Offering rewards for good behavior can improve classroom conditions

Posted on Tuesday, 5/14/2013 6:03 pm

How students behave at school can play a significant role in how well they and their classmates perform in the classroom. A pupil who is always interrupting the teacher or distracting other students can prove to be a disruptive force that only derails instruction. For this reason, educators may want to consider the ways in which rewarding kids for good behavior can lead to more productive classrooms.

Here are two examples of schools that have placed a focus on the importance of good behavior, as well as the types of rewards students are receiving:

Pleasant Valley Middle School
At Pleasant Valley Middle School in Kansas, Principal Nick Sutton wants students to behave, the Peoria Journal Star reported. To show kids how serious the school is about its behavior system, those who act like model learners are treated to a fun surprise. In the past, select pupils have had a chance to compete in a dodge ball tournament and attend a dance.

Students' most recent treat was a surprise concert featuring country music entertainer Jake McVey. For 45 minutes, kids got to listen to a set of feel-good songs that inspired several pupils in the room. For instance, eighth-grader Kenedhi Taylor walked away thinking anything is possible, while fellow eighth-grader Jada Toombs understood McVey's positive message.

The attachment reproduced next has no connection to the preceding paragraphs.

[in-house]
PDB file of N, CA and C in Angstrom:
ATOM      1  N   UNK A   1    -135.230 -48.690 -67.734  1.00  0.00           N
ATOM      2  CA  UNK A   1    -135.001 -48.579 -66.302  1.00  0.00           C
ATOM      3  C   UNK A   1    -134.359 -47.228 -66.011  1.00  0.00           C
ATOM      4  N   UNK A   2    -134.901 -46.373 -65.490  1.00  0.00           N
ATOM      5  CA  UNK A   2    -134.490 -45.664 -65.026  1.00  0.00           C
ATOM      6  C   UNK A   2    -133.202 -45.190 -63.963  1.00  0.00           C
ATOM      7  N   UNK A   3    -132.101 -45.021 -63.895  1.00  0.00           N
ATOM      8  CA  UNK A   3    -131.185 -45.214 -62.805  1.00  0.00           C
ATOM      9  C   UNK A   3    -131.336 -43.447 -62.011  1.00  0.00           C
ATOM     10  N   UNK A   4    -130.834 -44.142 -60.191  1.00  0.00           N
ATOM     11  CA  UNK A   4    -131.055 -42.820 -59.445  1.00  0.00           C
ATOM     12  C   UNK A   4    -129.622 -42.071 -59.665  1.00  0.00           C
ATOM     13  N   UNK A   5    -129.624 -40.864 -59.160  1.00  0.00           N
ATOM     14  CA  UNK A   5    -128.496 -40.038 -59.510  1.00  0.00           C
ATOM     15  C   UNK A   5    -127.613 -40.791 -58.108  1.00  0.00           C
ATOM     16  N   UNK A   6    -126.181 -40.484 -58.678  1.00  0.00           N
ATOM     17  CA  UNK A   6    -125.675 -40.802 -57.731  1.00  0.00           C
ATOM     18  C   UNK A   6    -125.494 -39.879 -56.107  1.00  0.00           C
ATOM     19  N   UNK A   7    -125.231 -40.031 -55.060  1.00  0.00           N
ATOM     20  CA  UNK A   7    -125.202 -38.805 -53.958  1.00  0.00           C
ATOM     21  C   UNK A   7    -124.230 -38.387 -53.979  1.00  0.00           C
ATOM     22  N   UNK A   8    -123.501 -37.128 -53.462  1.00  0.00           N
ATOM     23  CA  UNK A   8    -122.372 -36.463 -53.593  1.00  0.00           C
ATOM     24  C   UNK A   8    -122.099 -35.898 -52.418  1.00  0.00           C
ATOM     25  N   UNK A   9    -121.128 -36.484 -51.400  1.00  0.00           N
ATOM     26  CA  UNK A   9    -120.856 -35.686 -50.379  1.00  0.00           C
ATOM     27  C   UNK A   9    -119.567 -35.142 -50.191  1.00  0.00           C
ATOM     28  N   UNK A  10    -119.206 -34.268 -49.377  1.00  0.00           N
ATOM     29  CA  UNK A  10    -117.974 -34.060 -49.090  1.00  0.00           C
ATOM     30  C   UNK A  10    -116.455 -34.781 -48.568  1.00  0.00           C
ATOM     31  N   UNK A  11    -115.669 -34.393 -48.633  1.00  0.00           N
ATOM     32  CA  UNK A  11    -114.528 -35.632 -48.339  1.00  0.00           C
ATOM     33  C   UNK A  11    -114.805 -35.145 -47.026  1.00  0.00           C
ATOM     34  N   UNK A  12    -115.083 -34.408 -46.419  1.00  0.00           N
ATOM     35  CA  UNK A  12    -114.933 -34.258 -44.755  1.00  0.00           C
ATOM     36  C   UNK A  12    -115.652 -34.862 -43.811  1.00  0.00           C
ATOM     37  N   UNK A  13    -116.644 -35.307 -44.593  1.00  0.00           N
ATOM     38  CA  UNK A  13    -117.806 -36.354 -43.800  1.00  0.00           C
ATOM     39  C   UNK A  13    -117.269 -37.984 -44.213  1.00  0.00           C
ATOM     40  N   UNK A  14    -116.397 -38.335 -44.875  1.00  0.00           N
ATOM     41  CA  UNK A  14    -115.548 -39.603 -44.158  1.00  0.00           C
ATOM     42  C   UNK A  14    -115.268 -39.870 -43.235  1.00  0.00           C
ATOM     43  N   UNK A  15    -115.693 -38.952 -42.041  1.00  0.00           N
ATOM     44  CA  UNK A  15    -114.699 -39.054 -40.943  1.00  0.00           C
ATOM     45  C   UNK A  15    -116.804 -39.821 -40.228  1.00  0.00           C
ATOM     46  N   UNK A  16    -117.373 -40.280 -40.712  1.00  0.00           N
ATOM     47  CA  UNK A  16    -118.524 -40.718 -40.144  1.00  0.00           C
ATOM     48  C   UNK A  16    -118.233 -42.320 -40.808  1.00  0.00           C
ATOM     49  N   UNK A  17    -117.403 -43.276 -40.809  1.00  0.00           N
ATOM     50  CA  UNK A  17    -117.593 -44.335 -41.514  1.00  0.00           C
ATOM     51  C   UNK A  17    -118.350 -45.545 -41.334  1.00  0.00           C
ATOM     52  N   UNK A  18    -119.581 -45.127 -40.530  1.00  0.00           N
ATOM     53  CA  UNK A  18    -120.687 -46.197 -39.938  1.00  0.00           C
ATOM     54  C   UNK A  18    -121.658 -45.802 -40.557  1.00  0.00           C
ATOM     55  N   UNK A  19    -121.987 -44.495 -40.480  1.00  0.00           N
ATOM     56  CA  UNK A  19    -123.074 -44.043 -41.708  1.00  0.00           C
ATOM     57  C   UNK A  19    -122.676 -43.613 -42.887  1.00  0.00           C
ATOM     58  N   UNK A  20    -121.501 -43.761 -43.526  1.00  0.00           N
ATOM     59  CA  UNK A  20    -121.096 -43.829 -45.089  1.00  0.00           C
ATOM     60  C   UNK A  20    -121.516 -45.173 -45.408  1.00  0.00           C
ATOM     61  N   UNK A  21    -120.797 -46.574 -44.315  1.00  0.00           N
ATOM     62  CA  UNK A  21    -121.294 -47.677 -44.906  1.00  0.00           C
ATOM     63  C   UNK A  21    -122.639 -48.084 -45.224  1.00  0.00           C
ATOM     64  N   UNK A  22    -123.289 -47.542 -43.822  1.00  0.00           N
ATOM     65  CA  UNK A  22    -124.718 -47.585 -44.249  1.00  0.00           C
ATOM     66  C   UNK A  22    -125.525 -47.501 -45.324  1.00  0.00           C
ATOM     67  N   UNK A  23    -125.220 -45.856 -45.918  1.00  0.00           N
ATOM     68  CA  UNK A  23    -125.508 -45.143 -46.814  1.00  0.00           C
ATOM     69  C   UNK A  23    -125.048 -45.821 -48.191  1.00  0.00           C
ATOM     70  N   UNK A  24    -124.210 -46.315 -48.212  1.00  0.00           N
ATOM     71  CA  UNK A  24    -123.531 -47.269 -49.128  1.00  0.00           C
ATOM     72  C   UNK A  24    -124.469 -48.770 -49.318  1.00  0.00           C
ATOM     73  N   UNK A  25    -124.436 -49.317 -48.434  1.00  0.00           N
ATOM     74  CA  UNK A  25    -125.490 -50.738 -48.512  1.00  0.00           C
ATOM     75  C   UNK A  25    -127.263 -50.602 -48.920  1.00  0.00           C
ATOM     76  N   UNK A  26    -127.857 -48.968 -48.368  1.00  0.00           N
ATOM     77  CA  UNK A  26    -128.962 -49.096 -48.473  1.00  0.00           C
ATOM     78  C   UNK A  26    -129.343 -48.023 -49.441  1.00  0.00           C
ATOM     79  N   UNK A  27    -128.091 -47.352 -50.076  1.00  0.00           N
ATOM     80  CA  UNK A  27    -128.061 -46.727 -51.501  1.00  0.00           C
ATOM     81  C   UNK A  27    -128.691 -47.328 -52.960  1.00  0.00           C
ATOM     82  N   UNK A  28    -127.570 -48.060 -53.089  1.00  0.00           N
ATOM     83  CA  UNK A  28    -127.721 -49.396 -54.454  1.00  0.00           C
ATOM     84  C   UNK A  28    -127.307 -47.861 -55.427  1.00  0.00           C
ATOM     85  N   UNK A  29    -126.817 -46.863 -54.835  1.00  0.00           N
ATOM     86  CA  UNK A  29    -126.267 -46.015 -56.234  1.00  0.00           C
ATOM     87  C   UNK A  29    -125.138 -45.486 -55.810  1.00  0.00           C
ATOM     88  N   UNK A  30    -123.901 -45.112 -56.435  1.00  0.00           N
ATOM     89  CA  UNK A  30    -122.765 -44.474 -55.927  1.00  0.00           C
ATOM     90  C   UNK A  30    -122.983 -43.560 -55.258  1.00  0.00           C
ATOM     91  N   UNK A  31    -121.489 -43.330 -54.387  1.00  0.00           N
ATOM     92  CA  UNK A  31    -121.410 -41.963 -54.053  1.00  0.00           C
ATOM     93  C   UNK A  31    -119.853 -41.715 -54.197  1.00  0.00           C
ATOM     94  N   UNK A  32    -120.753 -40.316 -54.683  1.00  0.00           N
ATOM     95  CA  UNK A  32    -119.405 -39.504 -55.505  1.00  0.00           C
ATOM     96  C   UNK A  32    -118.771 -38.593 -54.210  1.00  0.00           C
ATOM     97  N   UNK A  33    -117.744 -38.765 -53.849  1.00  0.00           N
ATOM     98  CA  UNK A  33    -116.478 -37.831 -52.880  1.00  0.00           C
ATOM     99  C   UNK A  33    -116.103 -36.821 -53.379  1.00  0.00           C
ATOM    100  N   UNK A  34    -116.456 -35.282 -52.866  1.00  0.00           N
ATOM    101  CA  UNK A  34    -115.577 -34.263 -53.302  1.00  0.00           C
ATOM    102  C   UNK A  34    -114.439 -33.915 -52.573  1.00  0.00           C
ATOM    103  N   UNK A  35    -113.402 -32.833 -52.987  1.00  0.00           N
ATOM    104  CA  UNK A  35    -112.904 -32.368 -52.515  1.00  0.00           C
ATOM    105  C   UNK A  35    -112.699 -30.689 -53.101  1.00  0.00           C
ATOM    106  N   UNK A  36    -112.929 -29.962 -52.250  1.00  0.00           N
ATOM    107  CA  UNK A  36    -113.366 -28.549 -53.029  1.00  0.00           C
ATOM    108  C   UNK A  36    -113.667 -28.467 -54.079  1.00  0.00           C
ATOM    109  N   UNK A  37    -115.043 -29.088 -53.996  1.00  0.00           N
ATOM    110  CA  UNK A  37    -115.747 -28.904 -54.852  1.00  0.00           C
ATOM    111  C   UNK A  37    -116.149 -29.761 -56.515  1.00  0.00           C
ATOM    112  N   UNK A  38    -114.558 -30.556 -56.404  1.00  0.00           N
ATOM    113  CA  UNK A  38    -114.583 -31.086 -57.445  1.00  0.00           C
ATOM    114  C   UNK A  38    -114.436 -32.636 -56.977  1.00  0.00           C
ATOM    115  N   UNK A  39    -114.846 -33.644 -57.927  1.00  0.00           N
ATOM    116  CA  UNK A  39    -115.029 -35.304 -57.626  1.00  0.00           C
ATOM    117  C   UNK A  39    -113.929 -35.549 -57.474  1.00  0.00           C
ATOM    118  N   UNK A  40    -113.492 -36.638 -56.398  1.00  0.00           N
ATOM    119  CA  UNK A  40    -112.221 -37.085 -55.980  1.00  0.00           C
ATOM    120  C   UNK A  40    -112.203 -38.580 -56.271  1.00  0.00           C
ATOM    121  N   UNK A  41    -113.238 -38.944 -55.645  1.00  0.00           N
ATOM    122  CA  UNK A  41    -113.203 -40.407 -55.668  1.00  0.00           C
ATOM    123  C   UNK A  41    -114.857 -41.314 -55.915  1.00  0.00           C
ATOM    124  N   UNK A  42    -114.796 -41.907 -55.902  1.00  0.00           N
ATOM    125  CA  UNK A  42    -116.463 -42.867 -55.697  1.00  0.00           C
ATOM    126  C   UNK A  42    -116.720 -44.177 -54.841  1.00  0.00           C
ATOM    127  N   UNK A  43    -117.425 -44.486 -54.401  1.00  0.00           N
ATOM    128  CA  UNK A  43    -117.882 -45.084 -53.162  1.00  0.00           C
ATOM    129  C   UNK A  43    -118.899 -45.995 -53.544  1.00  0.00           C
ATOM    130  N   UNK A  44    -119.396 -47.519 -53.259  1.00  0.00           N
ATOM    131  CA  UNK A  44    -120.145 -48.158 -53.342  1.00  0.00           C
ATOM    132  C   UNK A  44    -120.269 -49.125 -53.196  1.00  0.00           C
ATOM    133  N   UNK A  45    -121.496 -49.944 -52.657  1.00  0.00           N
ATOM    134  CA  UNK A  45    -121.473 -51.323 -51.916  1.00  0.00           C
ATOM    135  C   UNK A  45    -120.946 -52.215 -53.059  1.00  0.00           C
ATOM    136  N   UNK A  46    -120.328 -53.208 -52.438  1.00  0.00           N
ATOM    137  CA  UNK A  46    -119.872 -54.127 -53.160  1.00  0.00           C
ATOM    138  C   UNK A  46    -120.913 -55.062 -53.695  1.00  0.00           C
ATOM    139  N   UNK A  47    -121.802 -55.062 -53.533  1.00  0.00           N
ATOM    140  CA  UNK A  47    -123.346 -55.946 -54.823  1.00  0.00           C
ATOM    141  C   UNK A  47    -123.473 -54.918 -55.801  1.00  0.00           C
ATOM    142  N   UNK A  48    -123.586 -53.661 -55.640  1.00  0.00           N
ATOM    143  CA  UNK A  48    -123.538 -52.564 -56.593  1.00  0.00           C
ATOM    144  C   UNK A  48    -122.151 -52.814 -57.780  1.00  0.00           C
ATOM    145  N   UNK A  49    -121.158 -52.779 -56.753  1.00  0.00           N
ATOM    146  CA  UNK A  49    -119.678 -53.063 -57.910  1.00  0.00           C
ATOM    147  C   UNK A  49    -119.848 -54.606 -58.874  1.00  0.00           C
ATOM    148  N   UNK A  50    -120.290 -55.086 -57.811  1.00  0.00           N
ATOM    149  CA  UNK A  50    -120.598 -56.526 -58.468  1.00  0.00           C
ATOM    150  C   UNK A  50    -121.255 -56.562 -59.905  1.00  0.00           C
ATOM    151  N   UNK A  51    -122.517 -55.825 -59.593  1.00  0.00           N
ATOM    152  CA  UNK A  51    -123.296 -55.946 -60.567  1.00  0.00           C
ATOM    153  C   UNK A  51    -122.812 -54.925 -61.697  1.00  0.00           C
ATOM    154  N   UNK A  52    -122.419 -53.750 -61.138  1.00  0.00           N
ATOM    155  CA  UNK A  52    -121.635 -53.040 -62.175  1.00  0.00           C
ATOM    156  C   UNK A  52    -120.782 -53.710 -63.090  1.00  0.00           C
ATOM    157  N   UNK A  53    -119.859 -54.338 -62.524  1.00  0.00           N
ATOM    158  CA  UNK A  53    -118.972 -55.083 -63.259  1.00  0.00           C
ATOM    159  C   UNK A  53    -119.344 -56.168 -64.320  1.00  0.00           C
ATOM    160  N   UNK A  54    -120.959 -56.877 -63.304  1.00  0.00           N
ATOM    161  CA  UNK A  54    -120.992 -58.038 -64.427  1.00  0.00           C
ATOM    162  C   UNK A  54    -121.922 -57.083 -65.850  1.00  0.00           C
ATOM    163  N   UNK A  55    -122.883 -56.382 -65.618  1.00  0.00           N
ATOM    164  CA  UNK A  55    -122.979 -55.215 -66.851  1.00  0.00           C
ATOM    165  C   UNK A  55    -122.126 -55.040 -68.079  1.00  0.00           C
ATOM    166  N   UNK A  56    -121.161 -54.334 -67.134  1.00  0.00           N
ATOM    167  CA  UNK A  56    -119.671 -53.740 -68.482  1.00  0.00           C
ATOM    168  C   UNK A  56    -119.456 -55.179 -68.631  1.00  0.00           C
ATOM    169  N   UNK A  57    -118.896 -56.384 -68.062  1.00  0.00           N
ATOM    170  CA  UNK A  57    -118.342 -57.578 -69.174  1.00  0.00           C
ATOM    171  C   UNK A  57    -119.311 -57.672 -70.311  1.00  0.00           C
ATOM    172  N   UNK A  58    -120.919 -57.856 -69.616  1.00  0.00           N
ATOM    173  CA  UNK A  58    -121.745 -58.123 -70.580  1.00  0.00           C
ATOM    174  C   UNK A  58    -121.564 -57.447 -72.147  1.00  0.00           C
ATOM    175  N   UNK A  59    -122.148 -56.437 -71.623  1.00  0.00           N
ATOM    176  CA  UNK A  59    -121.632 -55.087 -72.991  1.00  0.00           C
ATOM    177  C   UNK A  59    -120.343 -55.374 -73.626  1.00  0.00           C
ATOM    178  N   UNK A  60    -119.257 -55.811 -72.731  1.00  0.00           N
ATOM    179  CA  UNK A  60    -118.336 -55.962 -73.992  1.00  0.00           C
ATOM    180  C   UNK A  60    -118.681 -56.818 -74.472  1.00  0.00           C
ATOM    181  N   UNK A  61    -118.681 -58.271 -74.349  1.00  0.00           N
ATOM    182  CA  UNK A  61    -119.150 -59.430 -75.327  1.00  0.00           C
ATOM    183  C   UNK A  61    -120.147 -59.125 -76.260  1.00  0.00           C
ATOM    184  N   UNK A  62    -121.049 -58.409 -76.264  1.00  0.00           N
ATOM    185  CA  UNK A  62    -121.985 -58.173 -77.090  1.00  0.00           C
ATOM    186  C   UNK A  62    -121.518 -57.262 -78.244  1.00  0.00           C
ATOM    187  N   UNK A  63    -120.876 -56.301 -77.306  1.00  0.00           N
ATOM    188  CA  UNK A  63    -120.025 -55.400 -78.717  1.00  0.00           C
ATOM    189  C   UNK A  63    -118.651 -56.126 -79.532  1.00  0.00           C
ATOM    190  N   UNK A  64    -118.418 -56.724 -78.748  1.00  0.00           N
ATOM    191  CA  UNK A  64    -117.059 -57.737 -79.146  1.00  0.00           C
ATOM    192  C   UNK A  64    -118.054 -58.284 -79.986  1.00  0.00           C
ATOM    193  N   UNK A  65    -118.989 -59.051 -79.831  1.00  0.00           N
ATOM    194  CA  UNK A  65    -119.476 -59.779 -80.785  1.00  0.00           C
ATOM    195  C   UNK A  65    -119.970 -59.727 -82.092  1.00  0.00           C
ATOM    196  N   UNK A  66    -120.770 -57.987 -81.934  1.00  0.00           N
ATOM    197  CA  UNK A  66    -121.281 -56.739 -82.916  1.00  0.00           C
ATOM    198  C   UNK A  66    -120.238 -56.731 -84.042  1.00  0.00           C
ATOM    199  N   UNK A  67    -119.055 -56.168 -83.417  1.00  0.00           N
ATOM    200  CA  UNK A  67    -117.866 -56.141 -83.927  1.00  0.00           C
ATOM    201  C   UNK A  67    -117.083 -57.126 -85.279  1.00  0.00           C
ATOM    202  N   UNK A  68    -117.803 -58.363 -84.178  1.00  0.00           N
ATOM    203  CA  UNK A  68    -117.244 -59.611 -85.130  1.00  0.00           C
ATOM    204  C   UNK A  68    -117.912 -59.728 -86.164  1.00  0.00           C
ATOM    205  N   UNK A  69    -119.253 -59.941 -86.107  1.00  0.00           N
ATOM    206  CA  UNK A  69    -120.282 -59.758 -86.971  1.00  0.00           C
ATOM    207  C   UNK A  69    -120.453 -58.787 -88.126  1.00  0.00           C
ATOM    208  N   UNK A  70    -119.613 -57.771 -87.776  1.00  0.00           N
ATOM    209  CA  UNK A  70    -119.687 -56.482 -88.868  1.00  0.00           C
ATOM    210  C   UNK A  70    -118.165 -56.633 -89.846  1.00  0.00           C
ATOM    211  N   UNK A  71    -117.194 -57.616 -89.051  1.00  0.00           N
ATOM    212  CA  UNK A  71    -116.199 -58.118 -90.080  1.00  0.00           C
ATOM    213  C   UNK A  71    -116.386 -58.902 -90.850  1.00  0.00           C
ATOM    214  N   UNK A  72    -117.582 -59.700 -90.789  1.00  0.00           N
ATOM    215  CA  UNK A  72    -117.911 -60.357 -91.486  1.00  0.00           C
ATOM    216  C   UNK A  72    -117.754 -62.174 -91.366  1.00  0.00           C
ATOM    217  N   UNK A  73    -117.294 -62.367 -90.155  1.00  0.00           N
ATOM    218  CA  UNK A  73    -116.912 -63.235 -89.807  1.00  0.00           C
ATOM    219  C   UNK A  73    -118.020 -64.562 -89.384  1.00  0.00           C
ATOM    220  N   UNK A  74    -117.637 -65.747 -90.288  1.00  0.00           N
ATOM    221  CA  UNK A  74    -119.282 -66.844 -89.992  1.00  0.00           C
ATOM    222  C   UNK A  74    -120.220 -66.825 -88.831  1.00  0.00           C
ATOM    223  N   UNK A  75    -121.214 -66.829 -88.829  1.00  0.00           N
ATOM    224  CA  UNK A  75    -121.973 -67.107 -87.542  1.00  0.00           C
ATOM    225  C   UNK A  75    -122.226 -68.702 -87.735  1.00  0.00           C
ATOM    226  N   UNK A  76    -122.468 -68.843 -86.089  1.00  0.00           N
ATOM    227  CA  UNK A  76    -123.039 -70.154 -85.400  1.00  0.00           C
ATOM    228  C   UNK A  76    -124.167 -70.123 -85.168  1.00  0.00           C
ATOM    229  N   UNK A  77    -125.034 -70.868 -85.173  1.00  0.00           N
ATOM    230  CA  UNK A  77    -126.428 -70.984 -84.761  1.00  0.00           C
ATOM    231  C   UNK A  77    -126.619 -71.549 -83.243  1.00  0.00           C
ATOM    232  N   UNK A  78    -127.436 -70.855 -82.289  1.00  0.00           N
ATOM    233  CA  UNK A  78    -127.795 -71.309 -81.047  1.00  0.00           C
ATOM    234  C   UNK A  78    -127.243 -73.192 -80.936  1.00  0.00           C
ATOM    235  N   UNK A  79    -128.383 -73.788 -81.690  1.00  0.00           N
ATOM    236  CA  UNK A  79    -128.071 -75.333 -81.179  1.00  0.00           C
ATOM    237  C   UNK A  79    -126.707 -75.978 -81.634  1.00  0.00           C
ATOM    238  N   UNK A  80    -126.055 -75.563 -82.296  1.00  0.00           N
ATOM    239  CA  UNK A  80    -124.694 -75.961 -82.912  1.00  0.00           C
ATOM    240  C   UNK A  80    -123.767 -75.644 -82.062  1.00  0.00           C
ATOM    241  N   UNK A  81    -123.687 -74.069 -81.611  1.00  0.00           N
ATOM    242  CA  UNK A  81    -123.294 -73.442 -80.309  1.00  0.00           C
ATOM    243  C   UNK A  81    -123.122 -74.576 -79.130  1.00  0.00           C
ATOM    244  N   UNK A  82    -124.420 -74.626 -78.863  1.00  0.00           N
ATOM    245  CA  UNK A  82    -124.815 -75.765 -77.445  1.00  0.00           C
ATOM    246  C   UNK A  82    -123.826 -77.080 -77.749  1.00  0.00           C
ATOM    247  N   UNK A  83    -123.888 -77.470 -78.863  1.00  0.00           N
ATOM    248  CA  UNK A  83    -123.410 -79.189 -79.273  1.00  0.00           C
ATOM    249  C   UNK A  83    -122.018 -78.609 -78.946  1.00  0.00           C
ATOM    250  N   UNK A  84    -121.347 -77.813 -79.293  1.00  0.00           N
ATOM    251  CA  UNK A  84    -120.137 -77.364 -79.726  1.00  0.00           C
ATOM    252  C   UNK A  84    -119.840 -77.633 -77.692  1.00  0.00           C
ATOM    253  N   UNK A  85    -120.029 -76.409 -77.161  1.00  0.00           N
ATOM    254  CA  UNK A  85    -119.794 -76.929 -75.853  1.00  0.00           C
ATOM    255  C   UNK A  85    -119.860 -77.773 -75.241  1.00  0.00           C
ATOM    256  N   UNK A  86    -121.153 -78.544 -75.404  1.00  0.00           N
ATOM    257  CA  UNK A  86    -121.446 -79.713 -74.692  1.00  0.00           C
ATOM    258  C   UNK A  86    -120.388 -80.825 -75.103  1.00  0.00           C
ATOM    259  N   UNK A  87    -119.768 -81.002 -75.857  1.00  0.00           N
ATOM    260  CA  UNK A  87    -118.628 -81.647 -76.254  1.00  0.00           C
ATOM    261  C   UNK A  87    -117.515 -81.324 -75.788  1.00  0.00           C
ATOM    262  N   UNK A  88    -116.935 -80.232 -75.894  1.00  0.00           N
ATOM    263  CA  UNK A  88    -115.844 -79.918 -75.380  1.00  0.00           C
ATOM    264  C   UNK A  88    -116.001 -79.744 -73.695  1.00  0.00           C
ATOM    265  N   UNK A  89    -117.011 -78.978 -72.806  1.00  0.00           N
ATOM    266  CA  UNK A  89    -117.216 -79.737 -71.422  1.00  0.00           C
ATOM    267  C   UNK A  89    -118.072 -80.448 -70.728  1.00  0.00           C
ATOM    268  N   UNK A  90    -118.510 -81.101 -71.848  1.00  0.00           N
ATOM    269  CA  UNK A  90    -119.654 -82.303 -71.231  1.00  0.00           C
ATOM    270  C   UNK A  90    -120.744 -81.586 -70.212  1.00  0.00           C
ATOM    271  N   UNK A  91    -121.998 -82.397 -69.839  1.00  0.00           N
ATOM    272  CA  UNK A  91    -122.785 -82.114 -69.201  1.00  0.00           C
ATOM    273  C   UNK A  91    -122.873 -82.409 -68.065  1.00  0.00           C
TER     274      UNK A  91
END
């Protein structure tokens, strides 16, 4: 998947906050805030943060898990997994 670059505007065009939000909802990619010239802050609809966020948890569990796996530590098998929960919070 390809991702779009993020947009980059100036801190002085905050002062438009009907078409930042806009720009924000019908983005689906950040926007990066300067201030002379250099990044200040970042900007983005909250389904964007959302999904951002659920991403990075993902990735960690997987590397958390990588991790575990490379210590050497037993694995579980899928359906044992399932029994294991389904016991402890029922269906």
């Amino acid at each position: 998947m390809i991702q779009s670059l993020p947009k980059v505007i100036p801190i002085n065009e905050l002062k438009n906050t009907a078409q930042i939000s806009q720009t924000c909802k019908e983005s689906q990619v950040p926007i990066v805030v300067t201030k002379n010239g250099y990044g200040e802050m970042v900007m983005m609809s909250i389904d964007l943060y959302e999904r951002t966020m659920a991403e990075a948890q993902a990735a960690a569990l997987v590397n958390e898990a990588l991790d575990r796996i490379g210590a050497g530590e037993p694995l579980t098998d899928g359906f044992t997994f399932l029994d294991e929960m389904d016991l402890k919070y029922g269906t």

"We don't do anything or ask the kids to do anything that any other school doesn't do," Sutton told the news source. "What we just try to do is make sure that we're recognizing when the kids make good choices rather than just pointing it out when they've made a mistake."

Pittsburgh Faison K-5
Educators have definitely noticed a change in students' behavior at Pittsburgh Faison K-5 in Pennsylvania. Part of the success has to do with the fact that pupils are told how they are performing behaviorally, the Pittsburgh Post-Gazette reported.

At the school, students attend weekly "leveling" meetings, where they are told whether they are a "positive," a "neutral" or a "concern." Those who are considered to be positives receive special perks. For instance, these students can participate in exclusive events and walk through the building without an escort. They also serve as ambassadors to new pupils.

Some individuals, like Nina Esposito-Visgitis, the president of the Pittsburgh Federation of Teachers, were skeptical of Faison's discipline system when they first heard about it. However, Esposito-Visgitis' opinion quickly changes when she saw it in action.

"When I went there, I totally changed my mind," Esposito-Visgitis told the news outlet. "The kids love it. They are so excited. The teachers were energized … They don't make fun of anyone. They celebrate the good."

Ultimately, there are many ways for educators to approach student discipline. These are just two examples of how they can go about it. Teachers may also want to include information on students' behavior when sharing information with parents through an online GradeBook or other materials shared with pupils' guardians. This will ensure that everyone is on the same page regarding kids' behavior.


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